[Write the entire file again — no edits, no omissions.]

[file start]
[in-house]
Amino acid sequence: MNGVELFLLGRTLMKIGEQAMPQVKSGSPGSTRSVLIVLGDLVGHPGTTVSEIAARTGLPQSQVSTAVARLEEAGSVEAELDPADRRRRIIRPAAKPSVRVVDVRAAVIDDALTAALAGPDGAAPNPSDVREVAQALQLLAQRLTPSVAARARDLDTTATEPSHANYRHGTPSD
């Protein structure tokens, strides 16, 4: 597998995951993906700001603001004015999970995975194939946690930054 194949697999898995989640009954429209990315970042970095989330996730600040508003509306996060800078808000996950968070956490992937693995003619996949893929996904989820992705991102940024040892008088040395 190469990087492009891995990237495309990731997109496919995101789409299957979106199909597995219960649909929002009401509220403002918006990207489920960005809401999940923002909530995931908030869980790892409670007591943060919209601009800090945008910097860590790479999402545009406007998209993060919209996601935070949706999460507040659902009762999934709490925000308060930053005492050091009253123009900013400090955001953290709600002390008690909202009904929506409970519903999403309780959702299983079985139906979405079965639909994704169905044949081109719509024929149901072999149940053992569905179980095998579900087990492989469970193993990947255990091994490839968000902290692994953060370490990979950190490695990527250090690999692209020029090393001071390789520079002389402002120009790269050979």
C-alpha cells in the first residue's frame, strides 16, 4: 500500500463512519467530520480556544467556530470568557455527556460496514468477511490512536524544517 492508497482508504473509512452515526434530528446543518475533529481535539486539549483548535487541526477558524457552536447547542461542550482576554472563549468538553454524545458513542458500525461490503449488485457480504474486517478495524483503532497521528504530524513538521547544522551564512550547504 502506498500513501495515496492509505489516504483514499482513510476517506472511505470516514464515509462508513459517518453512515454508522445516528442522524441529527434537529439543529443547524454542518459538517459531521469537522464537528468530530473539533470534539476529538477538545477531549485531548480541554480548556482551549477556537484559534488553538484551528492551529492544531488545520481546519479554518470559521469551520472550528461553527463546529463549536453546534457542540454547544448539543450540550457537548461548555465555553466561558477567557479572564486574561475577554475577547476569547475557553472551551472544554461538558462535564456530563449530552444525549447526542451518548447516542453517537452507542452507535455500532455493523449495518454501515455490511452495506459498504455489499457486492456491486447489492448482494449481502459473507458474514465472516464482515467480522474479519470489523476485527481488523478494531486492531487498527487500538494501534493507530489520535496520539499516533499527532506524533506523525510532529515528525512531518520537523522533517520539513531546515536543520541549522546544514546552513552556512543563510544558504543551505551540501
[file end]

[in-house]
Amino acid sequence: MNGVELFLLGRTLMKIGEQAMPQVKSGSPGSTRSVLIVLGDLVGHPGTTVSEIAARTGLPQSQVSTAVARLEEAGSVEAELDPADRRRRIIRPAAKPSVRVVDVRAAVIDDALTAALAGPDGAAPNPSDVREVAQALQLLAQRLTPSVAARARDLDTTATEPSHANYRHGTPSD
């Protein structure tokens, strides 16, 4: 597998995951993906700001603001004015999970995975194939946690930054 194949697999898995989640009954429209990315970042970095989330996730600040508003509306996060800078808000996950968070956490992937693995003619996949893929996904989820992705991102940024040892008088040395 190469990087492009891995990237495309990731997109496919995101789409299957979106199909597995219960649909929002009401509220403002918006990207489920960005809401999940923002909530995931908030869980790892409670007591943060919209601009800090945008910097860590790479999402545009406007998209993060919209996601935070949706999460507040659902009762999934709490925000308060930053005492050091009253123009900013400090955001953290709600002390008690909202009904929506409970519903999403309780959702299983079985139906979405079965639909994704169905044949081109719509024929149901072999149940053992569905179980095998579900087990492989469970193993990947255990091994490839968000902290692994953060370490990979950190490695990527250090690999692209020029090393001071390789520079002389402002120009790269050979």
C-alpha cells in the first residue's frame, strides 16, 4: 500500500463512519467530520480556544467556530470568557455527556460496514468477511490512536524544517 492508497482508504473509512452515526434530528446543518475533529481535539486539549483548535487541526477558524457552536447547542461542550482576554472563549468538553454524545458513542458500525461490503449488485457480504474486517478495524483503532497521528504530524513538521547544522551564512550547504 502506498500513501495515496492509505489516504483514499482513510476517506472511505470516514464515509462508513459517518453512515454508522445516528442522524441529527434537529439543529443547524454542518459538517459531521469537522464537528468530530473539533470534539476529538477538545477531549485531548480541554480548556482551549477556537484559534488553538484551528492551529492544531488545520481546519479554518470559521469551520472550528461553527463546529463549536453546534457542540454547544448539543450540550457537548461548555465555553466561558477567557479572564486574561475577554475577547476569547475557553472551551472544554461538558462535564456530563449530552444525549447526542451518548447516542453517537452507542452507535455500532455493523449495518454501515455490511452495506459498504455489499457486492456491486447489492448482494449481502459473507458474514465472516464482515467480522474479519470489523476485527481488523478494531486492531487498527487500538494501534493507530489520535496520539499516533499527532506524533506523525510532529515528525512531518520537523522533517520539513531546515536543520541549522546544514546552513552556512543563510544558504543551505551540501